As everyone knows here, there have been many, many Godzilla movies, and we wanted to make the best of the newest type of thing that we could, and we were very confused about exactly what we were going to do.  So we decided to use another direction. A lot of people really don’t know where Godzilla came from, or where King Ghidorah came from, so we wanted to talk a little bit in the movie about where these monsters had come from. And as we were watching Biollante, we were wondering why there were so many more people at Back to the Future (Part) II. We said it must be time slips or time warps, so we decided to work on the idea of finding the roots of Godzilla and King Ghidorah by taking time travel somewhere else, so that’s how the movie came to be. You may know that Mr. Tanaka, the producer, has done many different types of science fiction movies. He’s done a lot of science fiction movies, but the ones he’s most famous for are the time slip or time warp type of movies.

He probably himself thinks that time-warping and going to a different dimension are what these movies are all about. So up till then, he hadn’t had any of those things, but the next generation would happen. So Mr. Tanaka and I got together with the staff, we had a very young staff, and we told them this is what we’re going to do, the time slip, going to different dimensions and different times in the movie, and this will make it more popular, and the staff liked the idea as well. After the talking with the staff, and the producer’s ideas as well, I came up with the first draft of the script. In the first draft of the script, with the time travel, Godzilla doesn’t come out until the middle of the movie. “Isn’t there a big problem with that?” the producer said. So what we decided to do, since Godzilla wasn’t going to come out until the middle of the movie, we came up with the Godzillasaurus, the dinosaur who was on the island, and it was Godzillasaurus vs. the American army. At the beginning, the people who went to see the movie weren’t sure if it was a dinosaur or a kaiju, but Mr. Kawakita, the special effects director, we think he did a very good job in that he was able to make a dinosaur and then a kaiju film as a Godzilla film should be.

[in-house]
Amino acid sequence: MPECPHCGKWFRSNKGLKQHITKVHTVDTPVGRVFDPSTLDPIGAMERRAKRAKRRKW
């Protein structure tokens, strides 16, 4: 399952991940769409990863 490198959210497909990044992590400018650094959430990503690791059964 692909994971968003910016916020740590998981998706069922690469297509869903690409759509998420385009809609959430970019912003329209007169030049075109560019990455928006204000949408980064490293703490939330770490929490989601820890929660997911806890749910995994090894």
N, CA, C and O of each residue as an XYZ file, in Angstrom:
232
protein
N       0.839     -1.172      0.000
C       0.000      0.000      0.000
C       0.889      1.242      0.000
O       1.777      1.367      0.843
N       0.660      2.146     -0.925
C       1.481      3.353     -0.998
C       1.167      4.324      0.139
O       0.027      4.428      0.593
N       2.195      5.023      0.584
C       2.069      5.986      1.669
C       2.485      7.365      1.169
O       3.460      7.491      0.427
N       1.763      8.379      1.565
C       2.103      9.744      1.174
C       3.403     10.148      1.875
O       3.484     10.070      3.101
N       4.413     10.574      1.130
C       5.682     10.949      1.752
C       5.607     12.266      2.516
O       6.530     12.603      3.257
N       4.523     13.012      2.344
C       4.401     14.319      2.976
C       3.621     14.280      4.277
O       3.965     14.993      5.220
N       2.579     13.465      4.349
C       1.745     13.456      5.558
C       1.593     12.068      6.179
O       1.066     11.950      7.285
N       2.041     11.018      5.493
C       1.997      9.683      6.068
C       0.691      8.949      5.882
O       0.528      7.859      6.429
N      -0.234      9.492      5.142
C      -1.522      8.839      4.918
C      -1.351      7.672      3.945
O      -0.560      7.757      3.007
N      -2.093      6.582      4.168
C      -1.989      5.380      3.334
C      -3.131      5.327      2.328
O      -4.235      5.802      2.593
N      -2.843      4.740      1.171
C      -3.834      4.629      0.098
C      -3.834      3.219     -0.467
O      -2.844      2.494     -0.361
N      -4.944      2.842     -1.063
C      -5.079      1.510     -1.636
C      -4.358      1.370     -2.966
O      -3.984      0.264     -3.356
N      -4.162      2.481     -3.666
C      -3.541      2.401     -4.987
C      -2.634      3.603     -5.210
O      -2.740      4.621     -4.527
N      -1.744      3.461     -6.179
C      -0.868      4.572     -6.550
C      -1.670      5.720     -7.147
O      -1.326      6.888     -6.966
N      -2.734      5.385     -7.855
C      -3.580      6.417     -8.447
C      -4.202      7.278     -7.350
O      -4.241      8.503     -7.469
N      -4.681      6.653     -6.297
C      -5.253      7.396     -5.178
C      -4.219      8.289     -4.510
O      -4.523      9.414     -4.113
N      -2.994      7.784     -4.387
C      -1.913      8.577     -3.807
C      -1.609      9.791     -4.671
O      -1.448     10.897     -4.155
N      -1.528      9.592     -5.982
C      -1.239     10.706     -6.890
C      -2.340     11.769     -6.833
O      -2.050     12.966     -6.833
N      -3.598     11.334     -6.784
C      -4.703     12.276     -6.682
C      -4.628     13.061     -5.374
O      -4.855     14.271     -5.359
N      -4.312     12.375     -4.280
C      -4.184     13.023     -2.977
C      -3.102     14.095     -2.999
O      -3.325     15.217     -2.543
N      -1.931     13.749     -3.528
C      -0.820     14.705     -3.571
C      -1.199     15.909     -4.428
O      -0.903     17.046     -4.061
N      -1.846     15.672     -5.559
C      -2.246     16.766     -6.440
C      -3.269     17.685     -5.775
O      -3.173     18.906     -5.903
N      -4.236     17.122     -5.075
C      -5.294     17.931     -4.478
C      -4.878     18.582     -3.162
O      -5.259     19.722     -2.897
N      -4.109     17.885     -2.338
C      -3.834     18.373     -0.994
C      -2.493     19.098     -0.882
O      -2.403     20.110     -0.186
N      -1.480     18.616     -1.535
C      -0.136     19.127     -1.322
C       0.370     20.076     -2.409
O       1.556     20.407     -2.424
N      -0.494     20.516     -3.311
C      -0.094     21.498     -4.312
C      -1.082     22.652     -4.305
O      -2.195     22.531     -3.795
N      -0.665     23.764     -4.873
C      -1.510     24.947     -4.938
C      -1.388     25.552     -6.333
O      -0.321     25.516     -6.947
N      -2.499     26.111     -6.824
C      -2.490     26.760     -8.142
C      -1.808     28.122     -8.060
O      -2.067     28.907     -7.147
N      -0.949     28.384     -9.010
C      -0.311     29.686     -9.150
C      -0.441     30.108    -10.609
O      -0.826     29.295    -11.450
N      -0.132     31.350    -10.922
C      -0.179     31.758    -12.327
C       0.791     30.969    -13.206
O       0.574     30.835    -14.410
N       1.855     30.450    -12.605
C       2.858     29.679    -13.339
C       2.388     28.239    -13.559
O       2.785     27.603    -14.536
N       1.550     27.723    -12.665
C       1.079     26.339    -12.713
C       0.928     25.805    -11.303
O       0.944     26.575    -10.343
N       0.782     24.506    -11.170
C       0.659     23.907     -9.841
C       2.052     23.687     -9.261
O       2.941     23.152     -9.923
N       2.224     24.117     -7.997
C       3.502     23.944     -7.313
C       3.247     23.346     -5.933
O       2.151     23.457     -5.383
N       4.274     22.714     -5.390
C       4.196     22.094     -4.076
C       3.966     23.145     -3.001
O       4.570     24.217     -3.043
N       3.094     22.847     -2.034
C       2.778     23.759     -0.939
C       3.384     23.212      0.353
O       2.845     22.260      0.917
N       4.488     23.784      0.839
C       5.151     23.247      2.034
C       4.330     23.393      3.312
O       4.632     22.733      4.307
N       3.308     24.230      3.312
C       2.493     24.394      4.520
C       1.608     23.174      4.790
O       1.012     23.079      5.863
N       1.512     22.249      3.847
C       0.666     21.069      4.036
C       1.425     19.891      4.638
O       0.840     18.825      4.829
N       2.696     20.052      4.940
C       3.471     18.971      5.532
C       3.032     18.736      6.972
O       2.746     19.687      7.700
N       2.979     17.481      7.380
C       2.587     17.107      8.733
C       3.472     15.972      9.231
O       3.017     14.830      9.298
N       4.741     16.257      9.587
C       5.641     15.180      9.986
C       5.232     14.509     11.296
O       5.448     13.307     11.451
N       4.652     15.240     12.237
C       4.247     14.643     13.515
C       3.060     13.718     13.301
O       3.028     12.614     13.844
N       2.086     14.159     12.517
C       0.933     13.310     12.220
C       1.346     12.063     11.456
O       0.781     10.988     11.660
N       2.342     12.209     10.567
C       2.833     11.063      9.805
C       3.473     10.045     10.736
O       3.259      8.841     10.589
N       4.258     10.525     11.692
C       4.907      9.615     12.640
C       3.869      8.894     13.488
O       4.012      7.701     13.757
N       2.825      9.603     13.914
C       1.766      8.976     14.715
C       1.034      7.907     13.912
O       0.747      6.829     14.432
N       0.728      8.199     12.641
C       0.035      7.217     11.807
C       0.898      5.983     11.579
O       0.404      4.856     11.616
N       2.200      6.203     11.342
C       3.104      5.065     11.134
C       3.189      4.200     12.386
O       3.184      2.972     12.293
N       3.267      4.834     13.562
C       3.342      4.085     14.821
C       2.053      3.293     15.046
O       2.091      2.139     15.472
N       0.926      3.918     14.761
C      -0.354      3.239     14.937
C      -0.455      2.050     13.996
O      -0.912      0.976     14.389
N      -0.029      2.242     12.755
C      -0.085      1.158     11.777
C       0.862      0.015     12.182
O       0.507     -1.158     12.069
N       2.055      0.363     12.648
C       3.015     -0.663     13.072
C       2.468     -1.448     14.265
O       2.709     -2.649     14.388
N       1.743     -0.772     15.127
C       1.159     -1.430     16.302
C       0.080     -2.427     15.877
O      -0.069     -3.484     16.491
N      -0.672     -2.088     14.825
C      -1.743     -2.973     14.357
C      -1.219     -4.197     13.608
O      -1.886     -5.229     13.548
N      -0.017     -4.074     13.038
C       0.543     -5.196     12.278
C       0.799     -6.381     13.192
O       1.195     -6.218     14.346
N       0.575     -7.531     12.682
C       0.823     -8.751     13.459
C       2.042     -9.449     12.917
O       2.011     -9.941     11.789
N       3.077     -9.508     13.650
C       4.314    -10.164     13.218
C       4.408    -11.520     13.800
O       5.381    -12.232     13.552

Back to the Future was quicker with the time travel than we were, but we were faster than Jurassic Park! (laughs)  Mr. Tanaka’s philosophy was that if you have an hour-and-a-half movie, you should have a big fight between kaiju at least every 30 minutes in the movie. So in the first 30 minutes, you see the Godzillasaurus taking on the American army, the next 30 minutes is Godzilla vs. King Ghidorah, and so in the last 30 minutes you have Godzilla vs. Mecha-King Ghidorah. So it was as perfectly matched to the producer’s thinking process as we could possibly make any movie, so I think it went very well. The one thing we forgot about was M11. I’m not sure if it was earlier than “Terminator 1,” but it was earlier than Terminator 2! (laughs)